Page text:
Use PowerShell to Review the Setup Event Log

Doctor Scripto

Summary: Microsoft Scripting Guy, Ed Wilson, talks about using Windows PowerShell to review the setup event log.

Microsoft Scripting Guy, Ed Wilson, is here. The ticket sales for Windows PowerShell Saturday in Charlotte, North Carolina have been going pretty well. Stay tuned for some pretty exciting news—we may be adding a fourth track to the event. The reason is that there were so many excellent sessions proposed and we had a hard time choosing. In some cases, we really could not make a decision. So we may be running four tracks. This is great news, but also sort of bad news if you were hoping to catch all of the sessions. But of course, even if there were only two tracks, you would not be able to catch all of the sessions. The great thing is that there is a nice variety of sessions. Some are beginner, some are advanced, and some are, well, just plain cool. You will not want to miss out on this event.

The first thing you need to know about using Windows PowerShell to review the setup event log, is that I am not talking about Windows Setup. It seems like I have been reviewing Windows Setup log files forever. Nope. We are not going to review the Windows Setup log. What I am talking about is an event log that happens to be called “setup.” This log is shown here:

Image of log

This view into the Event viewer is (in my mind) misleading. Because under Windows Logs, I have the traditional event logs: Application, Security, and System. These logs have been around since Windows first came out. In fact, it was a question on my MCSE exam for Windows NT 3.51.

So I open the Windows PowerShell console, and attempt to read from the Setup event log by using the Get-Eventlog cmdlet (which only works with traditional event logs), and it fails. This command is shown here:

Get-EventLog -LogName setup

When I use Get-EventLog to look for event logs, I see that the Setup log is missing.

Get-EventLog –List

The failed command says that the Setup log does not exist on my computer. Dude, I just saw it in the Event Viewer! Here are the commands and the output:

Image of command output

The case of the missing log

Remember, there are two cmdlets to work with the two different types of Windows Event logs. The first cmdlet, created in the Windows PowerShell 1.0 days, works with traditional event logs. It is called Get-EventLog. The second cmdlet, created in Windows PowerShell 2.0 days, is called Get-WinEvent, and it will query traditional (classic) event logs in addition to the more modern types of event logs (modern in the sense that they were created four versions of Windows ago in the Windows Vista days).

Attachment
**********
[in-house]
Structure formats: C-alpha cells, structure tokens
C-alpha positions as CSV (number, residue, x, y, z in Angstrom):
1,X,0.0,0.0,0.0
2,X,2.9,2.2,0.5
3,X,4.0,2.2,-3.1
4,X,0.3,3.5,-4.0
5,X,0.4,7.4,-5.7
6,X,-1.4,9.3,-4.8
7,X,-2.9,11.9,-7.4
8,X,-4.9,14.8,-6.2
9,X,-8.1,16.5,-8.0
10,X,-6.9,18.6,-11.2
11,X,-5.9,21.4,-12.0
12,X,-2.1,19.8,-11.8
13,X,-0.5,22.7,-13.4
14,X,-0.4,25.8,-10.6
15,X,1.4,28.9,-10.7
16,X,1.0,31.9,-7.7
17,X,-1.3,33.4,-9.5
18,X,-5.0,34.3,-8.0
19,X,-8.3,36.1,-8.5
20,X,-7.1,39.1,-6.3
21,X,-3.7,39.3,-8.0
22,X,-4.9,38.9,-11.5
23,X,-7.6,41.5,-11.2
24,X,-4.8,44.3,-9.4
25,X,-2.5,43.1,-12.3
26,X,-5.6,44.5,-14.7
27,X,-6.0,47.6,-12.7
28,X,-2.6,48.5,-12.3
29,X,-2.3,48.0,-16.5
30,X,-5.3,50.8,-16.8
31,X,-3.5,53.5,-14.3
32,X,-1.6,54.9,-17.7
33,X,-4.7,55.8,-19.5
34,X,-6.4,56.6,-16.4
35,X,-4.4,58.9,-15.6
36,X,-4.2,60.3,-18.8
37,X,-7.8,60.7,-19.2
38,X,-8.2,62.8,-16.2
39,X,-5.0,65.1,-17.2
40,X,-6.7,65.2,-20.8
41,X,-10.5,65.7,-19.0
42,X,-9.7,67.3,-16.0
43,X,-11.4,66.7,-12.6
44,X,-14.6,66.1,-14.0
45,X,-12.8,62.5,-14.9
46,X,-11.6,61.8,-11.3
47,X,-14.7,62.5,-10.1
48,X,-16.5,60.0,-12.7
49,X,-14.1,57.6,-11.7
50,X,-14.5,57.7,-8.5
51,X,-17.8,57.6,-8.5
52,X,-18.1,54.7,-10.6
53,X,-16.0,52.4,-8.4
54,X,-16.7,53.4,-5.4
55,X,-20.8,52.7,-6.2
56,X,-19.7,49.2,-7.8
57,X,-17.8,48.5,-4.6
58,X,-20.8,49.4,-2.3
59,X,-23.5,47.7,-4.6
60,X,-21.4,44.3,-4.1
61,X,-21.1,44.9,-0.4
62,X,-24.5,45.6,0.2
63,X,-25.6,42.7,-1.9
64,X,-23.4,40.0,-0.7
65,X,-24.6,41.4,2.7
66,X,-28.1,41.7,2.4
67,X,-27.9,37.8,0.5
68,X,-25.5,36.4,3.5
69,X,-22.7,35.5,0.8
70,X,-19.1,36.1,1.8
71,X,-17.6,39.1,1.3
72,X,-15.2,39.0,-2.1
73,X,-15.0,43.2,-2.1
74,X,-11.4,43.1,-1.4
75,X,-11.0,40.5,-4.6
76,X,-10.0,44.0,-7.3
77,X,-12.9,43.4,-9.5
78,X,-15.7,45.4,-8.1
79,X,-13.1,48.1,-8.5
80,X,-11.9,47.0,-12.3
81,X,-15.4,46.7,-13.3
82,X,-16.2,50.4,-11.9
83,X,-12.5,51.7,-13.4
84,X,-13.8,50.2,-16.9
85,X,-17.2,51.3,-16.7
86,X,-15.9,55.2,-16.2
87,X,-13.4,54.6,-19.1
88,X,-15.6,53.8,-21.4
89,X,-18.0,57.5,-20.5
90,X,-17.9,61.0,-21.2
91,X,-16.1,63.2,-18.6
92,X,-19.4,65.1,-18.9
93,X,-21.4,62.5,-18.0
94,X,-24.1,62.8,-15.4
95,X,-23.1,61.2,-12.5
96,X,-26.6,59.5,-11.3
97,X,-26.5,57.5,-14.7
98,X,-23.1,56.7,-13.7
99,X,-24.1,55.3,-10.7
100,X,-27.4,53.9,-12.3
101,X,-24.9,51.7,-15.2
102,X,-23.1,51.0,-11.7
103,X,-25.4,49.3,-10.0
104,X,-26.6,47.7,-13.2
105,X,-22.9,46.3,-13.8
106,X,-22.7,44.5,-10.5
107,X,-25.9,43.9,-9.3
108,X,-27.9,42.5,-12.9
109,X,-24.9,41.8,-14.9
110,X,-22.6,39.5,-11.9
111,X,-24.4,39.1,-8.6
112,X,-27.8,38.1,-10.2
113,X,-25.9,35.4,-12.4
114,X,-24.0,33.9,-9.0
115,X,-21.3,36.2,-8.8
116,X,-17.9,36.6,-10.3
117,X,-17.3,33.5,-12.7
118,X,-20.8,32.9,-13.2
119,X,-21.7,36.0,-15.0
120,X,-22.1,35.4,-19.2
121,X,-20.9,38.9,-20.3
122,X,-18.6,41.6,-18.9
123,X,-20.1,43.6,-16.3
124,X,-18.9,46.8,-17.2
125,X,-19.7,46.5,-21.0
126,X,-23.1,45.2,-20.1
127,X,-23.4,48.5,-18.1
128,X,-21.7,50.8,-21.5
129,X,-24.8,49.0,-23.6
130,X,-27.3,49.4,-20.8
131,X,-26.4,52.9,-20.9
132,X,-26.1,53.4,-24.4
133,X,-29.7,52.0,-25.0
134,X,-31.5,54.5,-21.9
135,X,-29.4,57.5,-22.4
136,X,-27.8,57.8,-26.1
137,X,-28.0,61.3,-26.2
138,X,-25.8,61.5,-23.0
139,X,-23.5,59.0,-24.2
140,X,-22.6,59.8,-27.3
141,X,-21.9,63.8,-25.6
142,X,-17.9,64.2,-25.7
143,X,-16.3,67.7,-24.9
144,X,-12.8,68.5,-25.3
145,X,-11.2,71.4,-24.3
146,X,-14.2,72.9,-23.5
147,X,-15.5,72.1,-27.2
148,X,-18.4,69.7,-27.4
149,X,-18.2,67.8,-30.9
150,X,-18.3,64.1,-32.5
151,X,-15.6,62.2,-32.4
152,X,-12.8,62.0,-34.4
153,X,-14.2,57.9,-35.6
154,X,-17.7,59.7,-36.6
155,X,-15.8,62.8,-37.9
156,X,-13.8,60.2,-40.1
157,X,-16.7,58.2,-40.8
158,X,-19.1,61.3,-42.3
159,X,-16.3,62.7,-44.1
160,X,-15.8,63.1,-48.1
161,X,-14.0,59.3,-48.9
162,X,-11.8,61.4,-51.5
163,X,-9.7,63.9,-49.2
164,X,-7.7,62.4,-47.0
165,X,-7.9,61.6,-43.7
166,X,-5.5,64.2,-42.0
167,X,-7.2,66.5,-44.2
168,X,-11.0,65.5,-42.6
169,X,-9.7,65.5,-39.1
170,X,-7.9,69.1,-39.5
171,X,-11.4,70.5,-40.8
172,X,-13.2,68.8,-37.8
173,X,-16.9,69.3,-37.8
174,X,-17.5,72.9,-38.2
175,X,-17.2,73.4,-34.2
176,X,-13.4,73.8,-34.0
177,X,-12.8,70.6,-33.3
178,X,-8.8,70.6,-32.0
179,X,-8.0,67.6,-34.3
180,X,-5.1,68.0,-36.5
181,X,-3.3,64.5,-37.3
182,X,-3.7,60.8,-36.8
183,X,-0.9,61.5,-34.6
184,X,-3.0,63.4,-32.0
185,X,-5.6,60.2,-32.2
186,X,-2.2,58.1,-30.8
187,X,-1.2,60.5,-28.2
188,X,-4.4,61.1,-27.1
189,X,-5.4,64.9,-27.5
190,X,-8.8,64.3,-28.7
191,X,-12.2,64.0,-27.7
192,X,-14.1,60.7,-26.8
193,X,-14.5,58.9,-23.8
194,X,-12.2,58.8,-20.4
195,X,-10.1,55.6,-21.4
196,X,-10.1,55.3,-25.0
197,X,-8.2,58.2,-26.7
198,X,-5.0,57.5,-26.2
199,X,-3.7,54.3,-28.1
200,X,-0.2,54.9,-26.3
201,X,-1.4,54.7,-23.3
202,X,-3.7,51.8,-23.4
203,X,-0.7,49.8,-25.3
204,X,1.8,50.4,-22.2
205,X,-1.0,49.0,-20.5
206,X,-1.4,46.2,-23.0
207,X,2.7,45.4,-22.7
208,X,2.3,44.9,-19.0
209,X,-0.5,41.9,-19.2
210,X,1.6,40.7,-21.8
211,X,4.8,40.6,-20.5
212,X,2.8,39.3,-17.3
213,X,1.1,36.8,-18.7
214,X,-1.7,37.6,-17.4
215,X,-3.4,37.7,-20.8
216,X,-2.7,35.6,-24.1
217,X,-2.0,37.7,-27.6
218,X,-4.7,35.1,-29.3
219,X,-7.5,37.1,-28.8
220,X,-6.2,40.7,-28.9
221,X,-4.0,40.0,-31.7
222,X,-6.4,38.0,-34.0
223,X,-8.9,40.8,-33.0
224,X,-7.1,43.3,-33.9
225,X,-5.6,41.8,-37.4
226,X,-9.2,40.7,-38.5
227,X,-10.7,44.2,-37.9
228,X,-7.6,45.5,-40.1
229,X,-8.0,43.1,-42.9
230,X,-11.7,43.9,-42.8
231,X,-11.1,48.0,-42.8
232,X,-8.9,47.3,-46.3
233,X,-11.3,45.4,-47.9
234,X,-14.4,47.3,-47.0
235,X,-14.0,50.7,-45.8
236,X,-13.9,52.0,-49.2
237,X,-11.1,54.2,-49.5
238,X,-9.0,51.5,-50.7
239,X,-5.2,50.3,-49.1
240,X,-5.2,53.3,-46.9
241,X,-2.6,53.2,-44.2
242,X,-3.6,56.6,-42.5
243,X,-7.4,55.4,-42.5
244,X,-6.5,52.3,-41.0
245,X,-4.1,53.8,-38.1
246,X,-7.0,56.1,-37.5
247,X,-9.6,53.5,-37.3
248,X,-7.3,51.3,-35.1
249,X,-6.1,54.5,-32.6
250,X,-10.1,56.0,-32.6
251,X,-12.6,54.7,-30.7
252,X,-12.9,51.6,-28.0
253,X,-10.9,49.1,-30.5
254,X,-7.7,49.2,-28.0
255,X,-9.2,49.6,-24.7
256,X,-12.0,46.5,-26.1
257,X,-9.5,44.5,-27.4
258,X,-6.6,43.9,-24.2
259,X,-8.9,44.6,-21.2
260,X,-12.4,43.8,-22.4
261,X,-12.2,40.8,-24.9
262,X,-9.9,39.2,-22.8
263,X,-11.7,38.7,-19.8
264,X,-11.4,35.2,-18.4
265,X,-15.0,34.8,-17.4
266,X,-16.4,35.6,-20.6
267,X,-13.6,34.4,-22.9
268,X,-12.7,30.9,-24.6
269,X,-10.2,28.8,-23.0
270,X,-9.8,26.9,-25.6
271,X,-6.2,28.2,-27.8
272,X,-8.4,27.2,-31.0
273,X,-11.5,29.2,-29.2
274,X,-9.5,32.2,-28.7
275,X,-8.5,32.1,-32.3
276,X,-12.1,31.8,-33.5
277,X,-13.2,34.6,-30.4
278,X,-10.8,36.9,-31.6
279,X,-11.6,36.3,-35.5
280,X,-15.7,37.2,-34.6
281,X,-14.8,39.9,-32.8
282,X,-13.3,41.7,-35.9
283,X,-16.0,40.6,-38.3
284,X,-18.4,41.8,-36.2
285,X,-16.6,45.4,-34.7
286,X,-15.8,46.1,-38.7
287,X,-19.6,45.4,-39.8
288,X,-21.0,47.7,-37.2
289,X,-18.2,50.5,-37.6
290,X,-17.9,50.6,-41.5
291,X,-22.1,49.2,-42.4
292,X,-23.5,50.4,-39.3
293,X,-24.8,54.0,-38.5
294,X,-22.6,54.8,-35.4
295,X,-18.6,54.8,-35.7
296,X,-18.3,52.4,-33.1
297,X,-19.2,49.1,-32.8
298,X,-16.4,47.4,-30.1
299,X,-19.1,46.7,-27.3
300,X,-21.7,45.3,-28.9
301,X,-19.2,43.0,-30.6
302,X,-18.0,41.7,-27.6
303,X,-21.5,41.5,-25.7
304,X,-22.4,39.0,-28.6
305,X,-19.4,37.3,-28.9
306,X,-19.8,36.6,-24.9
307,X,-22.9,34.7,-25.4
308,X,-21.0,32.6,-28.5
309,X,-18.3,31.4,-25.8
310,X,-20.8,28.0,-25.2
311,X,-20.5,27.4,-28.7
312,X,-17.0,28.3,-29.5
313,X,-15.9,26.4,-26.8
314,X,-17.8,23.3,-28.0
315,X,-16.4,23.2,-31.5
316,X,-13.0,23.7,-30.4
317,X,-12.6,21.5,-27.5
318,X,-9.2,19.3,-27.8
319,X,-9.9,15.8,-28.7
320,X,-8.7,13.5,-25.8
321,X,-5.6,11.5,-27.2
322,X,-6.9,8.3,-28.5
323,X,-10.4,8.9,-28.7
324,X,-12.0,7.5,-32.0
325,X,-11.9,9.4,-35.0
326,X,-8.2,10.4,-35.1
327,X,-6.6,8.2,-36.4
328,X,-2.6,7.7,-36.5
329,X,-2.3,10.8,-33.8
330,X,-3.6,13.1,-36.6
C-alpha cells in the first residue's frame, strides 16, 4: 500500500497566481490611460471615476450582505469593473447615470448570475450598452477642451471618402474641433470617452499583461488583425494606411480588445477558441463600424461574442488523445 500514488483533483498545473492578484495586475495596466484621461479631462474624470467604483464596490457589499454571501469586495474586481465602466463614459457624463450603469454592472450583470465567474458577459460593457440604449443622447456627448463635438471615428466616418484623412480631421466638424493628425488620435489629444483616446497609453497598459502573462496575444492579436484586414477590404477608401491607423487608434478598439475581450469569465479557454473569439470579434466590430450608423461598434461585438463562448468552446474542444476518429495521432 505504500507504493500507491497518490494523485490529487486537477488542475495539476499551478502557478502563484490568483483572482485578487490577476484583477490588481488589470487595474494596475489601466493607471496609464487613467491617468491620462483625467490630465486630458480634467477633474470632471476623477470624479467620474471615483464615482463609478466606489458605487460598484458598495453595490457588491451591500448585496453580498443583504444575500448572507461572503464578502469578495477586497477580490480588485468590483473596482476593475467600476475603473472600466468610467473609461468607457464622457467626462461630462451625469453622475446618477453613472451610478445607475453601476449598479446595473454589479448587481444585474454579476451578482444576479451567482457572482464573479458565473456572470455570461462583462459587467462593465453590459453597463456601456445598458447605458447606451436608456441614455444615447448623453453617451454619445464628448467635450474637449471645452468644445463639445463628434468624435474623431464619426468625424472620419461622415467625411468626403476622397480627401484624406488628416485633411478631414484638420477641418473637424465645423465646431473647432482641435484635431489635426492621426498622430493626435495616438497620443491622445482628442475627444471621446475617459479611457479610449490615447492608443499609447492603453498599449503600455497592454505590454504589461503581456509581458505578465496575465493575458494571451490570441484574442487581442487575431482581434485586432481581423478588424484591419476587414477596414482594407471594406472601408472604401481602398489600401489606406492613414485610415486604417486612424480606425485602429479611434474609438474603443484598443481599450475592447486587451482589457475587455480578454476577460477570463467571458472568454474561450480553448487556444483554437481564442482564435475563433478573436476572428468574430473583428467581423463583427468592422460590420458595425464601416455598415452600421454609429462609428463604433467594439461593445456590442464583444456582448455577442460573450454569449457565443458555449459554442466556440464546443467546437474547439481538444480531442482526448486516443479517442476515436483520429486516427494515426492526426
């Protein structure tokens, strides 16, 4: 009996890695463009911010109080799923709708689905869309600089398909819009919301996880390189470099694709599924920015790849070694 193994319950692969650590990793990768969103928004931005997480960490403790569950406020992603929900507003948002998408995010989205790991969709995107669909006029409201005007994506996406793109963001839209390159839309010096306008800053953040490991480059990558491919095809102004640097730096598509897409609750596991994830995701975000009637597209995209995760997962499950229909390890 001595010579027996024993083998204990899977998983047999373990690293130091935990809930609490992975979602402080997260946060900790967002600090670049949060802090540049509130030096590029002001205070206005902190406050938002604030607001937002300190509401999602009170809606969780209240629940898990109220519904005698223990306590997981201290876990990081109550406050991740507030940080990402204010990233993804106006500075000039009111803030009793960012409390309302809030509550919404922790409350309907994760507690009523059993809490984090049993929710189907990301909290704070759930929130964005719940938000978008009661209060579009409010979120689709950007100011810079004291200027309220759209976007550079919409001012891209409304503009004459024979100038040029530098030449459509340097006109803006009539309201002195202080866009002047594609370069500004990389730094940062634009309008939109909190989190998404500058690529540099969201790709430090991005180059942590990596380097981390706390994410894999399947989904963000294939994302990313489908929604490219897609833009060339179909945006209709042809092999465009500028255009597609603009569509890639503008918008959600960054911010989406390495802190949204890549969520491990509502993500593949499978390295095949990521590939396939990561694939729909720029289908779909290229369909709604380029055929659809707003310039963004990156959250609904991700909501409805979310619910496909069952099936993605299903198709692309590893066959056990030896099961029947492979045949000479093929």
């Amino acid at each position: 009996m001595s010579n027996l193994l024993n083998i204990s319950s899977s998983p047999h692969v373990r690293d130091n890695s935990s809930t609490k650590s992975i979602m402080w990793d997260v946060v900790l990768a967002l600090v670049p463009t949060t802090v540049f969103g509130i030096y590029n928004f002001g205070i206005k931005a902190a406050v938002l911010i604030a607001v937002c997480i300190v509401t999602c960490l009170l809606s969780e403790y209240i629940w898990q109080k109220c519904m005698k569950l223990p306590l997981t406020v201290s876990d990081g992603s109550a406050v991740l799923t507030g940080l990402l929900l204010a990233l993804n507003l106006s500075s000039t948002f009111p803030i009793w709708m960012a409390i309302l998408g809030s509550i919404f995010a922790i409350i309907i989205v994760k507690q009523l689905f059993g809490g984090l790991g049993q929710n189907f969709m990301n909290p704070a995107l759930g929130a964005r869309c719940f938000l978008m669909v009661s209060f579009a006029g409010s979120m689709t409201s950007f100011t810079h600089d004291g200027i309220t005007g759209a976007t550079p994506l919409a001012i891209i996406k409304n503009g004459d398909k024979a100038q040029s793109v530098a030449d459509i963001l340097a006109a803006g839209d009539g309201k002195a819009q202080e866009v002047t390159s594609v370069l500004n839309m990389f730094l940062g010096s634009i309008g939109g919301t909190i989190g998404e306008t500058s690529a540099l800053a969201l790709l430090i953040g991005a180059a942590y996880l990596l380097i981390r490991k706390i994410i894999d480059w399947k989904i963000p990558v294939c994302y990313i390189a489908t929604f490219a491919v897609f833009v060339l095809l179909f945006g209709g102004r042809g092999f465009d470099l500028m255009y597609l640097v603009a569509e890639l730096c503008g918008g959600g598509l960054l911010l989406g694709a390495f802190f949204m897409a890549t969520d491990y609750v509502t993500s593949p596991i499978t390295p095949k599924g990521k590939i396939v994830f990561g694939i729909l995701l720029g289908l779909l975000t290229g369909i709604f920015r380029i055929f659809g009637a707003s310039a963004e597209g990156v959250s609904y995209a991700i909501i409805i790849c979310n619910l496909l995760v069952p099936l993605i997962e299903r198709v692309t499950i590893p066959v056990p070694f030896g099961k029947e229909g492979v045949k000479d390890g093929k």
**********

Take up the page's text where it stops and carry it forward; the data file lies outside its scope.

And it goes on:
I use the Get-WinEvent cmdlet to see if I can find the Setup log. It works. Here is the command and the output:

PS C:\> Get-WinEvent -ListLog setup

LogMode   MaximumSizeInBytes RecordCount LogName

——-   —————— ———– ——-

Circular             1052672          58 Setup

I want to find a bit more information, so I pipe the output to the Format-List cmdlet as shown here:

Image of command output

Groovy. So I will have to use the Get-WinEvent cmdlet to query this log file. No problem. None whatsoever. In fact, I wrote an entire series of Hey, Scripting Guy! Blog posts about using Get-WinEvent.

By following the post Use PowerShell Cmdlet to Filter Event Log for Easy Parsing as a guideline (there is great info in the post about creating filter hash tables), I write a query to parse the Setup log and to return only items that state they need a reboot. This command is shown here:

Get-WinEvent -FilterHashtable @{logname = ‘setup’; id = 4}

Image of command output

The output is pretty cool, but unfortunately, it does not tell me why the reboot is necessary. In addition, I already know the ID and the level because I selected the ID in my filter query. So I pipe the output to Format-Table and wrap the output. I also tighten up the output. Here is my command:

Get-WinEvent -FilterHashtable @{logname = ‘setup’; id = 4} |

Format-Table timecreated, message -AutoSize -Wrap

Here is the results:

Image of command output

This is a better output for me, but I find myself looking to see what packages are installed. I notice they are all KB-type packages. So, I decide to pipe the results to Select-String, and to filter out only matches that begin with KB and are followed by some numbers. Here is the command I come up with:

Get-WinEvent -FilterHashtable @{logname = ‘setup’; id = 4} | select message |

Select-String -Pattern ‘kb\d*’ -AllMatches | select matches

Note  I use a simple RegEx pattern here. For more information about Windows PowerShell and Regular Expressions refer to this collection of Hey, Scripting Guy! Blog posts.

The output is exactly what I wanted to see, as shown here:

Image of command output

Join me tomorrow when I will talk more about using Windows PowerShell for troubleshooting.

I invite you to follow me on Twitter and Facebook. If you have any questions, send email to me at, or post your questions on the Official Scripting Guys Forum. See you tomorrow. Until then, peace.

Ed Wilson, Microsoft Scripting Guy 


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